The Taliban and al-Qaida are simply waiting for the U.S. to leave. The independent and hawkish Long War Journal estimates that al Qaeda is operating in at least 21 of Afghanistan’s 34 provinces. “Some Afghan officials reportedly suspect the Taliban of remaining in negotiations long enough to secure a full U.S. withdrawal, after which the Taliban would capitalize on their advantage on the battlefield to seize control of the country by force,” that March report said.
Not much of a return on our investment, to put it bluntly. The Pentagon says the war cost $824.9 billion. But it uses a narrow definition. Accounting for the war’s full cost—like long-term medical care for those who served, and interest on the money borrowed for the war—pushes the total cost to $2.3 trillion, according to the Costs of War Project at Brown University. Most importantly, according to the project, 2,442 U.S. troops died in Afghanistan, about 1% of the nearly quarter-million people killed during this war. As searing as those losses are, others lost their lives as well: 3,846 U.S. contractor employees, almost 50,000 Afghan civilians, and nearly 70,000 Afghan troops and police.
The U.S. has crossed its trigger fingers. Biden has opted for a hope-based withdrawal, unlike the perpetually just-out-of-reach conditions-based withdrawal the Pentagon wanted. Pretty much everyone involved in the U.S. effort is concerned. “I fear that this war is going to get worse,” said retired Army general David Petraeus, who spent a year in command in Afghanistan in 2010-2011 before running the CIA. The Taliban show no signs of relenting. Taliban attacks jumped 37% from the first quarter of 2020 to the same period in 2021.
“It’s not a foregone conclusion that there’ll be an automatic fall of Kabul,” Army General Mark Milley, chairman of the Joint Chiefs of Staff, said April 28, referring to the Afghan capital. That’s a remarkable downsizing of presidential pledges to “win” and “prevail.” But it’s also a point-blank acknowledgement by the nation’s top military officer that prolonging the U.S. military presence in Afghanistan wouldn’t ensure victory.
Despite Pakistan’s track record, some delusions persist at the highest level of the U.S. government. “Pakistan has a special role to play in supporting peace, and senior U.S. officials and I have been in close touch with Pakistan’s leaders over the past several weeks,” Zalmay Khalilzad, the U.S. point man on Afghanistan, told Congress April 27. “We have urged Pakistan’s leaders to exercise their considerable leverage over the Taliban to reduce violence and support a negotiated settlement.”
Don’t hold your breath. The United States is likely to end up losing its longest war, just as it ended up losing its then-longest war in Vietnam. The parallels are pertinent, and their lessons should be learned to keep the nation from making the same mistake a third time. Both wars bogged down because of support and supply lines beyond the borders of South Vietnam and Afghanistan.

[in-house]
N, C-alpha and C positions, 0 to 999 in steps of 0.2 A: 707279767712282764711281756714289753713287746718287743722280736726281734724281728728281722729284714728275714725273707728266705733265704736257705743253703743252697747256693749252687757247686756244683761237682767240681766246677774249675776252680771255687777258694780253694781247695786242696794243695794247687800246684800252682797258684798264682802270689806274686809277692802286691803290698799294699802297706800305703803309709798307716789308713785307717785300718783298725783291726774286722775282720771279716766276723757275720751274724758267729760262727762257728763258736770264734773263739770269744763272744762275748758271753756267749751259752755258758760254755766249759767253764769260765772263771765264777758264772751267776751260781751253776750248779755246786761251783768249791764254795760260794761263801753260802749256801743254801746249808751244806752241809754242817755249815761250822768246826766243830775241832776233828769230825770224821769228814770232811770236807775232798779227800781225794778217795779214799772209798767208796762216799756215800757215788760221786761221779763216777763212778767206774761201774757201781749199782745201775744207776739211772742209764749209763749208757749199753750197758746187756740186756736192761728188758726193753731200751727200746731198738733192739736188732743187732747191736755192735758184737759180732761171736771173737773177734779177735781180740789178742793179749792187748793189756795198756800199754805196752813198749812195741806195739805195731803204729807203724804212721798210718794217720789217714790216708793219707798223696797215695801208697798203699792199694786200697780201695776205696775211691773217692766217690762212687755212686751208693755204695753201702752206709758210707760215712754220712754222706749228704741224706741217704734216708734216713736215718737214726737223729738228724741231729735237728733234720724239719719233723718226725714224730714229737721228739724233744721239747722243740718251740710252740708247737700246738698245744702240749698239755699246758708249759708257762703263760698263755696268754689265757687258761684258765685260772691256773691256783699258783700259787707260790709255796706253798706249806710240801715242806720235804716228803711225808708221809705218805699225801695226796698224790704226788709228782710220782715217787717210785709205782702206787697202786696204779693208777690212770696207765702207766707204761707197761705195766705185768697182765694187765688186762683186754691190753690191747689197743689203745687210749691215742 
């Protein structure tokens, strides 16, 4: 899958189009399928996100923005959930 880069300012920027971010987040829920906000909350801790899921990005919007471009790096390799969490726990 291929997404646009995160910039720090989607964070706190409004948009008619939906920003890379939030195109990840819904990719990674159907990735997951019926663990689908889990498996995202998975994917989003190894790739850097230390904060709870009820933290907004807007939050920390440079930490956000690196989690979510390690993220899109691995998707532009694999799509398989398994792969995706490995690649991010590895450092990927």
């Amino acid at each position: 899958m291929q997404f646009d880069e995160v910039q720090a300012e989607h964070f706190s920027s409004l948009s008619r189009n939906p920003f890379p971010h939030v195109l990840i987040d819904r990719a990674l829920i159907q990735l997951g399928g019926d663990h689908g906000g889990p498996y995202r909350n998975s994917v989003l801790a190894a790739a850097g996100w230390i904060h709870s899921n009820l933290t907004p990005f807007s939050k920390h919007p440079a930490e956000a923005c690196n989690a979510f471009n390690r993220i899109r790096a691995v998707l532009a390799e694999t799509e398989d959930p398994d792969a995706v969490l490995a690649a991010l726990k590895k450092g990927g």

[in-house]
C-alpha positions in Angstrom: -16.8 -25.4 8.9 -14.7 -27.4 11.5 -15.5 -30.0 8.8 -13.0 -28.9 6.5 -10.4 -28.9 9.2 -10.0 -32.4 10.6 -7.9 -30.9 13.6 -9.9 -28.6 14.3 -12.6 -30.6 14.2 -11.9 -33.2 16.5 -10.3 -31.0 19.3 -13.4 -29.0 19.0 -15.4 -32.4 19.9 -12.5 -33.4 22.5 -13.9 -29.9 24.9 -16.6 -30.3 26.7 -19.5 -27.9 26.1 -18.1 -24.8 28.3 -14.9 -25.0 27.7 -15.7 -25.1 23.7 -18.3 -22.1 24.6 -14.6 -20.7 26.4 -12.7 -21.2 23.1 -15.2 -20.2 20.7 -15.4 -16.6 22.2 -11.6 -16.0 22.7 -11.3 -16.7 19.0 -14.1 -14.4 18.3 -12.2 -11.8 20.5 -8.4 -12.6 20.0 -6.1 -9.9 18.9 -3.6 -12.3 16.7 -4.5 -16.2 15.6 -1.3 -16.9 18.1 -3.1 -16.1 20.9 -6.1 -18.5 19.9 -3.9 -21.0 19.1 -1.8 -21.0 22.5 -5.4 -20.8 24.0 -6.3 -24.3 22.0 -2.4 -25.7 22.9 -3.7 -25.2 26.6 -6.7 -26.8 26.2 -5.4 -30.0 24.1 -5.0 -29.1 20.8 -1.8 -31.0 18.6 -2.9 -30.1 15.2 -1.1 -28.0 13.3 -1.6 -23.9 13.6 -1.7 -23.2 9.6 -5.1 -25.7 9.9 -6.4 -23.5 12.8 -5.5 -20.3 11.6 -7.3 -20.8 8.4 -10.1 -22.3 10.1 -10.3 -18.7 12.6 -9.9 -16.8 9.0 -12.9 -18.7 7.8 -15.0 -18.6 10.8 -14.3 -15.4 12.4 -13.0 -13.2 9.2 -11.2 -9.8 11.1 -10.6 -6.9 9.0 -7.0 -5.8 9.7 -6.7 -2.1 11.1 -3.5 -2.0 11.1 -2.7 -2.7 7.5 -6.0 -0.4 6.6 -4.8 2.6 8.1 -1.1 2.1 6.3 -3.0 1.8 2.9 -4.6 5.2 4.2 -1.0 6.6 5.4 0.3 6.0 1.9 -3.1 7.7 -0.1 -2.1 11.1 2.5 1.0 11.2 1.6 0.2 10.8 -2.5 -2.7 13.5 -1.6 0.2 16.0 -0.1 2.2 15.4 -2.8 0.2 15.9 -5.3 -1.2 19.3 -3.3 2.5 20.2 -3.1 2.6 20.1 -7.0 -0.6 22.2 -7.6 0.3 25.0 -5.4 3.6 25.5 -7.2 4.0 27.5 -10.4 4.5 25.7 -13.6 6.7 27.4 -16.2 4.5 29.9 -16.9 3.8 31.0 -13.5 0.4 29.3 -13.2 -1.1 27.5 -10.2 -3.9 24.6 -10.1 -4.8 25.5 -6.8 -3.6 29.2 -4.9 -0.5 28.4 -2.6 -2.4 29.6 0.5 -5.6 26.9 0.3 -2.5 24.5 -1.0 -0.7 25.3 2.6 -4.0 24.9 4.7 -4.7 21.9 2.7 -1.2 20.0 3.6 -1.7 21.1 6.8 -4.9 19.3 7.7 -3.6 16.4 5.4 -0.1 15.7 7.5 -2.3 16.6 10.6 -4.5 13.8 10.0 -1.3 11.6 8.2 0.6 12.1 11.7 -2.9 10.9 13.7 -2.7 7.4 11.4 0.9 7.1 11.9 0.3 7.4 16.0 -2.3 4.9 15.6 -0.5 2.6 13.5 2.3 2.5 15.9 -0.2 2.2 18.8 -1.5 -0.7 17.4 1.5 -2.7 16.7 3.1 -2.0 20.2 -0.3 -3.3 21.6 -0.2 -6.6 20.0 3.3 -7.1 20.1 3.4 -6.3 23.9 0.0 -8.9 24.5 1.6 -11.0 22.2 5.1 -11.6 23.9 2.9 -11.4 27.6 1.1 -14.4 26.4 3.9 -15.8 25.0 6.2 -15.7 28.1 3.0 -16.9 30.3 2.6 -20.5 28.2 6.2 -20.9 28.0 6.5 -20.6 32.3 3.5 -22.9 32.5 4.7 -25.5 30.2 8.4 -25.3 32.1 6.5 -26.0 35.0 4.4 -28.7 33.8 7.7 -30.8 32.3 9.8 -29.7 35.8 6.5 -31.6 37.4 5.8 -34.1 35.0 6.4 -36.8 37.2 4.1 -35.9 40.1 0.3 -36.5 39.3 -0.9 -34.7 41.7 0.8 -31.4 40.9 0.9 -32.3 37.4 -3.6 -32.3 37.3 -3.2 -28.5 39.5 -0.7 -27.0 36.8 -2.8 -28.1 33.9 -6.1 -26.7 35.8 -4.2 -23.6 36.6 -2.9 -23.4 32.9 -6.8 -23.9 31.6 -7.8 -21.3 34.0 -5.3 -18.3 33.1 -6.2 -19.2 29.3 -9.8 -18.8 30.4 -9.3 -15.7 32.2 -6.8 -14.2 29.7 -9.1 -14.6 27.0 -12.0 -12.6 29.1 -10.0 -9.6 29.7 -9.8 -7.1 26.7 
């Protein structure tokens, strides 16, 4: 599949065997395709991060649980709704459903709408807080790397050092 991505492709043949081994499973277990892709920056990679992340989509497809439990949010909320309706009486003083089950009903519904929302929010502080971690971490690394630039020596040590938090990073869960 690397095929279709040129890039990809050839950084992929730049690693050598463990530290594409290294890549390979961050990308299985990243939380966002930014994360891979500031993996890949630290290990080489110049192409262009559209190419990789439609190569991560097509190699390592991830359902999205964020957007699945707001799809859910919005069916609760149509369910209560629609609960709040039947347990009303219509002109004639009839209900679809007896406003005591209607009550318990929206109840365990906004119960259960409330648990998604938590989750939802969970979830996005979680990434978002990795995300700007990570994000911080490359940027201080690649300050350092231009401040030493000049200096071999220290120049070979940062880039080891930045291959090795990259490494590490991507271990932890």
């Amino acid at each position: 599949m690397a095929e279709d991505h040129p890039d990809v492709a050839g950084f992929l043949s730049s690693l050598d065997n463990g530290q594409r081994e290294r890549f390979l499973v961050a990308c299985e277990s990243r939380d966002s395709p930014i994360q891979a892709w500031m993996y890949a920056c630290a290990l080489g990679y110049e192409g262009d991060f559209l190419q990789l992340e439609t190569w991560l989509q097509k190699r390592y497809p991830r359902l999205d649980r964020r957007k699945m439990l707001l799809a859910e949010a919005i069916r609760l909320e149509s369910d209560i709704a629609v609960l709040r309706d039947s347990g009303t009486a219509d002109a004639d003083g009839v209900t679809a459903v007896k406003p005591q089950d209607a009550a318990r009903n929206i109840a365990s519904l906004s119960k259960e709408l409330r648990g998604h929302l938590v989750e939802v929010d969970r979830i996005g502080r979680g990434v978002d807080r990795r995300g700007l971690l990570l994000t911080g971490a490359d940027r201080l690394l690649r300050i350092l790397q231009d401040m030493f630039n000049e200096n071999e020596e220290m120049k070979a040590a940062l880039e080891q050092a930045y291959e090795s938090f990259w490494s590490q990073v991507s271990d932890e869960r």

The U.S. too often sees itself as Captain America, clad in red, white, and blue. But these kinds of wars require a white-coated Doctor America, instead. She needs to determine if the conflict is a localized tumor that can be cut out. Kicking Iraq out of Kuwait in 1991 was that kind of war. But when the conflict has metastasized due to cultural, economic, and tribal links that know no border, even the U.S. and its military, with all its firepower, cannot save the patient. In the wake of something like the 9/11 attacks, the U.S. needs to destroy those responsible as quickly as possible, without feeling any need to remake the nation involved, before heading home.
Robert McNamara, who as defense secretary from 1961 to 1968 and who was the architect of the Vietnam War, finally came clean in his 1995 book, In Retrospect: The Tragedy and Lessons of Vietnam. It took him decades to acknowledge that the war was a mistake. “My voice would have had no impact at all at that point,” he told me when the book came out, trying to explain why he kept his doubts to himself when he left the Pentagon. “My voice would have had no impact whatsoever.” That made about as much sense as his belated reason for finally coming clean. “He said he wanted to help prevent the country from making similar mistakes in the future,” I noted in Time after he died in 2009. “He fretted that just as Washington misperceived Vietnam a generation ago, it remained in danger of making a similar mistake.”
McNamara’s warning went unheeded, as one of his successors has admitted. “I believe we—and the Afghans—would have been better served had our military departed in 2002 and had thereafter relied on non-military instruments of national power,” Robert Gates, who served as defense secretary for both Bush and Obama from 2006 to 2011, acknowledged last year.
What took McNamara 27 years to concede only took Gates nine. Guess that qualifies as some kind of progress. Next time—and there will be a next time—let’s hope those in charge know the limits of American power, and, tempering U.S. hubris with humility, act accordingly.